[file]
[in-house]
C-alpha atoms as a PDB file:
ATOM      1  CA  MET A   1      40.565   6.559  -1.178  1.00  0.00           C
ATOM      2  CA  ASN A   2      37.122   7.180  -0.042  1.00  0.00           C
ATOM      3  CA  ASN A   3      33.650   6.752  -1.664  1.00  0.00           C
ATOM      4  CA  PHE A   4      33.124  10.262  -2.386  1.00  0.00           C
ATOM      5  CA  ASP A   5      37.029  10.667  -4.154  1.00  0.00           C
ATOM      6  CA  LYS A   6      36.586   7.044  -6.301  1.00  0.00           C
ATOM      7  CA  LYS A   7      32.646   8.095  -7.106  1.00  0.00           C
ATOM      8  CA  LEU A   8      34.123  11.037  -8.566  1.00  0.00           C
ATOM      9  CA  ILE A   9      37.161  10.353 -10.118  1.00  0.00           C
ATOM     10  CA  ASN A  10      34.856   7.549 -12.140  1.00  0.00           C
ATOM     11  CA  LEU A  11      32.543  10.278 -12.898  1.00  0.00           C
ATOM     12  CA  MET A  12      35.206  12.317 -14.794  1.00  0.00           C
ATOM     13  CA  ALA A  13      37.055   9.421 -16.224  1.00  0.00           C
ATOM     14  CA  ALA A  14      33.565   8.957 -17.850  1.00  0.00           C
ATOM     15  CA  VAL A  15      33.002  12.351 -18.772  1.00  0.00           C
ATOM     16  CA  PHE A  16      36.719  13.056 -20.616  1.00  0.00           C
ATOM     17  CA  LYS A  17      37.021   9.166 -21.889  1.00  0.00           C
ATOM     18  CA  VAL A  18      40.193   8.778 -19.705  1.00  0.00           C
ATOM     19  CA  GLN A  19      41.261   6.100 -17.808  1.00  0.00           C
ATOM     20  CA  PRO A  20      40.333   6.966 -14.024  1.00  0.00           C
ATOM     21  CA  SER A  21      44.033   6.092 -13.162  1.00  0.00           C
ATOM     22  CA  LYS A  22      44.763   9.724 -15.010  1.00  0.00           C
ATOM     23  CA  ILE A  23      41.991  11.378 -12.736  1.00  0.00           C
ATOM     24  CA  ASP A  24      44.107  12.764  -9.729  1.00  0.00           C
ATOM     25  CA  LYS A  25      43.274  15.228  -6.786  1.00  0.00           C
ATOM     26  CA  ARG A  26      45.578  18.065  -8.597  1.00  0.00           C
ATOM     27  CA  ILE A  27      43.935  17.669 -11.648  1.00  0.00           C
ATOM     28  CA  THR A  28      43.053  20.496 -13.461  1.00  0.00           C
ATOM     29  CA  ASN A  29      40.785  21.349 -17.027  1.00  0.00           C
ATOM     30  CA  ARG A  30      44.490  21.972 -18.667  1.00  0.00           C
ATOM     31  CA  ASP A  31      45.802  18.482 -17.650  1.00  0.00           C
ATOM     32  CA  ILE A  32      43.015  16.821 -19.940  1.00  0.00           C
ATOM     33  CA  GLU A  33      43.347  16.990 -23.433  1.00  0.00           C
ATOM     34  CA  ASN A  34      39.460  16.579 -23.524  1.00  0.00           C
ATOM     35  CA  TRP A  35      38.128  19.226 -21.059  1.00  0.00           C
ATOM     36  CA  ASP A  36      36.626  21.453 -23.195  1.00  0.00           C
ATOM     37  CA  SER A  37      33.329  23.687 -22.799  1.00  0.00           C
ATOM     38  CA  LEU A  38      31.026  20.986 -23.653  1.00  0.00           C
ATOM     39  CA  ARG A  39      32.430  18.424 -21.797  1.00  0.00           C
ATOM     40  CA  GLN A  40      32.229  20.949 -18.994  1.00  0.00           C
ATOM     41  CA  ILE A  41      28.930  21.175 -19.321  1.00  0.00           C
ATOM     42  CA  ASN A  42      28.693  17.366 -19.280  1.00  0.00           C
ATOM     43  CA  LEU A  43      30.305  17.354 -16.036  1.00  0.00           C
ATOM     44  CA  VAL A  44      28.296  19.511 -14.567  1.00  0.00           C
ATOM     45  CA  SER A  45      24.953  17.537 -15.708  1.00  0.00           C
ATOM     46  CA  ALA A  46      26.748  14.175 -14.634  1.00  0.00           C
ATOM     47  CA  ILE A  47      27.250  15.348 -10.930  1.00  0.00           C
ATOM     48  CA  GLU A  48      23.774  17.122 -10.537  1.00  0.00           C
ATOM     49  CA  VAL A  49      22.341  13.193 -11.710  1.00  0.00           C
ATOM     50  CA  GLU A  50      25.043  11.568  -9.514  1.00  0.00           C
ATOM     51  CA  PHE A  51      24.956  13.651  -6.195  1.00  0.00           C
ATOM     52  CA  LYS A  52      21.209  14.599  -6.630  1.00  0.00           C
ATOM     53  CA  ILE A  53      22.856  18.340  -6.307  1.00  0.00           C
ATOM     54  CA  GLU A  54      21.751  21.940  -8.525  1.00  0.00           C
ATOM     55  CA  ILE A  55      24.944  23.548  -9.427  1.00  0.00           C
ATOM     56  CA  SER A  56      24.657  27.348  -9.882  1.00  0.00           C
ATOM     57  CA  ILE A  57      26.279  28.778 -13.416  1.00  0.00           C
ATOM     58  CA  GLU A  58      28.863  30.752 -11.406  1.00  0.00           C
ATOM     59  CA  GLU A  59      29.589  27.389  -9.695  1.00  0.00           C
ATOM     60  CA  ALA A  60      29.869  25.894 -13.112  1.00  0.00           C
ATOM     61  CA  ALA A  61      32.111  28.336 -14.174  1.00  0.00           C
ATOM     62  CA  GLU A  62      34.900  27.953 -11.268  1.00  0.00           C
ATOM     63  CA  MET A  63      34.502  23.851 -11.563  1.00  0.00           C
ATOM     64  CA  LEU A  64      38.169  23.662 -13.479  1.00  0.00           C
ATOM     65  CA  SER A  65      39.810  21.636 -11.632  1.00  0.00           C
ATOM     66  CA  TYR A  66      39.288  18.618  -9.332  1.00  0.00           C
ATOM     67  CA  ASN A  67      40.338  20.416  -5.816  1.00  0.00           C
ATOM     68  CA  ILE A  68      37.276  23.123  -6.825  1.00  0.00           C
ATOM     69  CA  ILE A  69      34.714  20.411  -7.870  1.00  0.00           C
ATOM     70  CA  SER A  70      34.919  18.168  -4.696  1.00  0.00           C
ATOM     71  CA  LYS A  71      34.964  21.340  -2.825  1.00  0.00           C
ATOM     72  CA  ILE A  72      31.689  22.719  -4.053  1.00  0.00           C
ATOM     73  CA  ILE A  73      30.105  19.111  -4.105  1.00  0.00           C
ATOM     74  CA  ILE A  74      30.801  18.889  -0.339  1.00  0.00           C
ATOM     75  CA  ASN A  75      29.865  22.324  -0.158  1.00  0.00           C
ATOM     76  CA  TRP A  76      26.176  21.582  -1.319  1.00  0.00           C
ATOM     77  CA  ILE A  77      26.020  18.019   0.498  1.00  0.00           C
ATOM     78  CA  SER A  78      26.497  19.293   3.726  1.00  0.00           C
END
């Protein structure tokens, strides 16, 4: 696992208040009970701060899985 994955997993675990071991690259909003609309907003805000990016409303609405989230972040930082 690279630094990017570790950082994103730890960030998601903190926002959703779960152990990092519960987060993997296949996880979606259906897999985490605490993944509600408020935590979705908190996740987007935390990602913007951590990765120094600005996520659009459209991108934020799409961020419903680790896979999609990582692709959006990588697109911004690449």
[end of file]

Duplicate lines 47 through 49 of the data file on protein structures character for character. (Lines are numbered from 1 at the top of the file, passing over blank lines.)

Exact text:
ATOM     45  CA  SER A  45      24.953  17.537 -15.708  1.00  0.00           C
ATOM     46  CA  ALA A  46      26.748  14.175 -14.634  1.00  0.00           C
ATOM     47  CA  ILE A  47      27.250  15.348 -10.930  1.00  0.00           C